Science Department Adds Physics Major

Alpha Kappa Gamma Taps Ten

Into Membership At Assembly

Local Industrial Personnel View Education T.V.

'Rotunda' Prints With New Style; Offset Method

LC Girls Attend Recent Meets; Gov'L Home Ec.


I

I Longwood College, Farmville, Va., April 20. 1966

Page 2

"Pitt" Question Arises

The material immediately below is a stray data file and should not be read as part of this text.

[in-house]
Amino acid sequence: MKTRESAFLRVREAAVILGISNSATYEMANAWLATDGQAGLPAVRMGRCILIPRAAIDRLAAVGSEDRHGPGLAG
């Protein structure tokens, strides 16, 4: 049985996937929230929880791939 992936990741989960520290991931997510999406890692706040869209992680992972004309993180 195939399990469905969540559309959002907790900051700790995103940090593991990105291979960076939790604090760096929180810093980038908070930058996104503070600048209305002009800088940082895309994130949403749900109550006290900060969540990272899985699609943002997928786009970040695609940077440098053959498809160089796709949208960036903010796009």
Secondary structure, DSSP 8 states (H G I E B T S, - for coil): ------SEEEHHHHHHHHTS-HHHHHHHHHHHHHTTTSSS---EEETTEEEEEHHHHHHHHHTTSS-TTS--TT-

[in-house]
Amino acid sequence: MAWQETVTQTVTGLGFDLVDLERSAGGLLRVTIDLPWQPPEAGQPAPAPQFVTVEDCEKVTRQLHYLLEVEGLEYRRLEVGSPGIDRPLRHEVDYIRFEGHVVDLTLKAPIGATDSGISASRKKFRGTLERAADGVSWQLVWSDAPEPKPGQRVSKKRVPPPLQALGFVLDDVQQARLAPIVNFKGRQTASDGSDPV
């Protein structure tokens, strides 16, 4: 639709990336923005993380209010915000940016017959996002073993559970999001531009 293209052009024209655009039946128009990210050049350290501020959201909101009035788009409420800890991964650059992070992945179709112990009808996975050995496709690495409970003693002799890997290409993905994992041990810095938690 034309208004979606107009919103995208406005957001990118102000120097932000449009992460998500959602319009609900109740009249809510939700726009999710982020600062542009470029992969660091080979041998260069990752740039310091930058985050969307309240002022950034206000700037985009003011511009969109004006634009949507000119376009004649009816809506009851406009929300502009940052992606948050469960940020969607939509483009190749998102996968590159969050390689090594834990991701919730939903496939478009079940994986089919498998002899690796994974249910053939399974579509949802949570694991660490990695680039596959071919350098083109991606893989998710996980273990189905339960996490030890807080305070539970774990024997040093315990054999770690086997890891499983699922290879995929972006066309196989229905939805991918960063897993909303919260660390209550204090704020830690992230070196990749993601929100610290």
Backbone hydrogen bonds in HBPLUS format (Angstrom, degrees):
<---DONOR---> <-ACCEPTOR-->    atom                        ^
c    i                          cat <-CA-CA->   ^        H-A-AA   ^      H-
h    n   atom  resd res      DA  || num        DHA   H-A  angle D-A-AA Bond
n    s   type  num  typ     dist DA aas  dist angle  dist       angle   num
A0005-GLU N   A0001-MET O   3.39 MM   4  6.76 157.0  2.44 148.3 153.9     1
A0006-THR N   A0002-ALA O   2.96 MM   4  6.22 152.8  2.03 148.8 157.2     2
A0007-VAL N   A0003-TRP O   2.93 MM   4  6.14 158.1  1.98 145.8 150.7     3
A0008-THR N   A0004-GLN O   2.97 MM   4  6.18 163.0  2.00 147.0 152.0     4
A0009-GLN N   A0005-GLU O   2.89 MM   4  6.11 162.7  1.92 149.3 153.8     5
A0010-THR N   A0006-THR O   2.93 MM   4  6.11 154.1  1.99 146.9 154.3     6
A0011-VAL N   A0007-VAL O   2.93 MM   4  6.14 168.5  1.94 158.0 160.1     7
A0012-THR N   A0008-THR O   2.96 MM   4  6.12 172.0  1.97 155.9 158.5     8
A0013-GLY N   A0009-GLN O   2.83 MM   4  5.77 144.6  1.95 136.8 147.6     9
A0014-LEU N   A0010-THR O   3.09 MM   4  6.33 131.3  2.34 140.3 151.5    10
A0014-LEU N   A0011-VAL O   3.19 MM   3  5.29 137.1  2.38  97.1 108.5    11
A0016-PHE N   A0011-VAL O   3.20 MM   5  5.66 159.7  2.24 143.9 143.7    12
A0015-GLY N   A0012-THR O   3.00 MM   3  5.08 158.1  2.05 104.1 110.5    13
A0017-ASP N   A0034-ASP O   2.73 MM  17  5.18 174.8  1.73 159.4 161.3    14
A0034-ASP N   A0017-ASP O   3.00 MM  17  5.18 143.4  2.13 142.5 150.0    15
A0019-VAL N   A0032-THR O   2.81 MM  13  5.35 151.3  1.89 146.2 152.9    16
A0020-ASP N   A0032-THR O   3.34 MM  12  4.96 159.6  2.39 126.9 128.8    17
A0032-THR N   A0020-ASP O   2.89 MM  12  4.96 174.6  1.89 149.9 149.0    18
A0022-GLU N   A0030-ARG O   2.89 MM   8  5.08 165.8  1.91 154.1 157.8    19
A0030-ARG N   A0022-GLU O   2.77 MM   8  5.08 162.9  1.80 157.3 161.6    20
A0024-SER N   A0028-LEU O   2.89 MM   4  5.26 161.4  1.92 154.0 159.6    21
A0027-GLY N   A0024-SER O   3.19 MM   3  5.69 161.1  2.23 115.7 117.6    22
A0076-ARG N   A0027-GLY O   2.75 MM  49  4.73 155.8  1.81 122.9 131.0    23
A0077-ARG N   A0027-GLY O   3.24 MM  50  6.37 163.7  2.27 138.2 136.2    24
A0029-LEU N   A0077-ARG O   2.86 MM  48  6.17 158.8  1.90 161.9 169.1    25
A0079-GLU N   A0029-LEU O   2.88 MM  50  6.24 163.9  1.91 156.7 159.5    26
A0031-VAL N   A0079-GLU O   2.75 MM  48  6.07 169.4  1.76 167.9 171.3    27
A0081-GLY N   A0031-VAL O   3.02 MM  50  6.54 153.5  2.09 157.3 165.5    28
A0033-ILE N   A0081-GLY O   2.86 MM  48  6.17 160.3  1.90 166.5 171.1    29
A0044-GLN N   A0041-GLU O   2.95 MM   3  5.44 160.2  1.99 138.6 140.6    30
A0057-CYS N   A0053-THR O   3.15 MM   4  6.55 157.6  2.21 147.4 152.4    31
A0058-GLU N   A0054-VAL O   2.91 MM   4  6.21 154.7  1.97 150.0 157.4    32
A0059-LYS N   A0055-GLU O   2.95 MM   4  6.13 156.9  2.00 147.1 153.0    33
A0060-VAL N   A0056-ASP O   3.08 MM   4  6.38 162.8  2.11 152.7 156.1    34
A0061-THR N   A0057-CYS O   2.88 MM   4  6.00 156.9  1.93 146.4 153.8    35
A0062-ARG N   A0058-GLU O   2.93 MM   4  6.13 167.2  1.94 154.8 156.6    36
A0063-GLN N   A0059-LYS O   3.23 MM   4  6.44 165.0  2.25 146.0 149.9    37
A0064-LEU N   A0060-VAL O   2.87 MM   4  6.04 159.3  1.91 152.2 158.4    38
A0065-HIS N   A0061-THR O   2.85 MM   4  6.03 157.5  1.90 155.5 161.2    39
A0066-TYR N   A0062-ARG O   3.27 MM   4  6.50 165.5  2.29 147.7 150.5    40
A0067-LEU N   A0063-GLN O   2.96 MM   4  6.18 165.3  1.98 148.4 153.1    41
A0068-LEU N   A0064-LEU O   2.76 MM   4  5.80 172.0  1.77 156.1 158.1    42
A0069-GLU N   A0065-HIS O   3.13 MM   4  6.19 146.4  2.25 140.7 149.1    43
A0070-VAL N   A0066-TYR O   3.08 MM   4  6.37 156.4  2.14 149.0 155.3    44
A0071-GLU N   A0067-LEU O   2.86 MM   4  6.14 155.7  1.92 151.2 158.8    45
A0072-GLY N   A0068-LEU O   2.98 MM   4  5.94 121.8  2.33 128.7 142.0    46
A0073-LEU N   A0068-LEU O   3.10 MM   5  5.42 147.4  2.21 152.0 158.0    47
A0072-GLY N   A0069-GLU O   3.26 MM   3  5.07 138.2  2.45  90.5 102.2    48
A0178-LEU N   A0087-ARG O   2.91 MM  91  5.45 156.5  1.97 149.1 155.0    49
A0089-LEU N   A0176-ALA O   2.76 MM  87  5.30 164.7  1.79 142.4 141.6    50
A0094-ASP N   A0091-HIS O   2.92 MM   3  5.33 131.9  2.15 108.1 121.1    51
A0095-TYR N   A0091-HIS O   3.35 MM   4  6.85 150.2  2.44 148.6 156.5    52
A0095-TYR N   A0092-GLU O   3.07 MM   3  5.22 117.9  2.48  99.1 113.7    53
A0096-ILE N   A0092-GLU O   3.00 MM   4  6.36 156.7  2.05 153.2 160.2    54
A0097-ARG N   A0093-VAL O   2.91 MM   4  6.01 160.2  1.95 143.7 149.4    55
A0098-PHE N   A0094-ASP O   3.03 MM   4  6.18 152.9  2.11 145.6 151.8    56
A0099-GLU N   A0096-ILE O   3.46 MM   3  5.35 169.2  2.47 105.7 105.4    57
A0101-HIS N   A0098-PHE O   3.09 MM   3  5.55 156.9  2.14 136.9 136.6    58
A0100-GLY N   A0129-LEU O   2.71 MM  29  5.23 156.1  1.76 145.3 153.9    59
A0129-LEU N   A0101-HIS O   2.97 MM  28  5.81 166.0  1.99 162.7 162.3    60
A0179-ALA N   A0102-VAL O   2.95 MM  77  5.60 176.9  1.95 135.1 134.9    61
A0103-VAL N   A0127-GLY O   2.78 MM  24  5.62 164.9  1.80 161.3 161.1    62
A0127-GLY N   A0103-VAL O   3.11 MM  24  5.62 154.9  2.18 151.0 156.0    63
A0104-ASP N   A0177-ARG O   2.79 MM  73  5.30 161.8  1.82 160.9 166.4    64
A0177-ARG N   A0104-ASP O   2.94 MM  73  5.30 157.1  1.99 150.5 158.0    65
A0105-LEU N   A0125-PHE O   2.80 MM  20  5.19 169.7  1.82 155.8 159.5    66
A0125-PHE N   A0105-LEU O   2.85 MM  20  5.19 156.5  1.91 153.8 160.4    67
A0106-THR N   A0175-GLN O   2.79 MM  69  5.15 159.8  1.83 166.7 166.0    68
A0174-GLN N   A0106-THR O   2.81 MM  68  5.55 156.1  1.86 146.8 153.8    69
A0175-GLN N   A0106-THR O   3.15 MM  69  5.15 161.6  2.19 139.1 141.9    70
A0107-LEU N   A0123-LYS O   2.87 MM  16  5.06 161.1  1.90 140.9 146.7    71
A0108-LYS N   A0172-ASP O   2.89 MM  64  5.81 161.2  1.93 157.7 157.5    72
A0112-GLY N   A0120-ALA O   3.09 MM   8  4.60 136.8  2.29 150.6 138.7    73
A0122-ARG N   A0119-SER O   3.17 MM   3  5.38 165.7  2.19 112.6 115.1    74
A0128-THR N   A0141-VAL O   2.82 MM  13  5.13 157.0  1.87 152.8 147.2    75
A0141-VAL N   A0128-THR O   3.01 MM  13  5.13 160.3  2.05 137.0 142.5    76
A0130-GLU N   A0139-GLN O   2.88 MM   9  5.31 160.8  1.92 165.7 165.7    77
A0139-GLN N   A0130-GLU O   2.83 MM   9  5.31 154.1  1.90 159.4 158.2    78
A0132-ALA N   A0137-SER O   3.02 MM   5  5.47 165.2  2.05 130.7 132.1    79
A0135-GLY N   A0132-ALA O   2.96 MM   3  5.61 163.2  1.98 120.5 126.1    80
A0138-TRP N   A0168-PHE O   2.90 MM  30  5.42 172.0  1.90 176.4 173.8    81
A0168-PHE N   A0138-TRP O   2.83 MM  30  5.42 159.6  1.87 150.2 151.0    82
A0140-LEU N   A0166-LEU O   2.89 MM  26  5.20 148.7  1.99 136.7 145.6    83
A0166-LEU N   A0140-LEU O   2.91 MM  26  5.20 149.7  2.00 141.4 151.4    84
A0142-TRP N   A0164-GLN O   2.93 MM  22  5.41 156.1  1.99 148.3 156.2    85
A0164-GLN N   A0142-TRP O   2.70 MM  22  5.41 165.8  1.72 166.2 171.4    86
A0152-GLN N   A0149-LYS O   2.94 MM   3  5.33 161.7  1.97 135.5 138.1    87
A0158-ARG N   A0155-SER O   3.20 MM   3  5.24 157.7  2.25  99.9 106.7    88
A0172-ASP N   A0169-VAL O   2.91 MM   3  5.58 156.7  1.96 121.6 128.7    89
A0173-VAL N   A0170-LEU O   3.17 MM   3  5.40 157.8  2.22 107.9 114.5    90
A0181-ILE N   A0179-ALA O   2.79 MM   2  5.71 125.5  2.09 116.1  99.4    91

Un in firmed Infirmary

On College Campuses

One of the most criticized and discussed obiects on any college campus, including Longwood, is the college infirmary However, it is our opinion that students too frequently are critical without knowing all the facts behind policies and actions of that organization Therefore, it is the purpose of this writing to bring some previously more hidden facts to light concerning our health service, and hopefully, stop rampant criticism and comment that is made without adequate knowledge on the part of the observer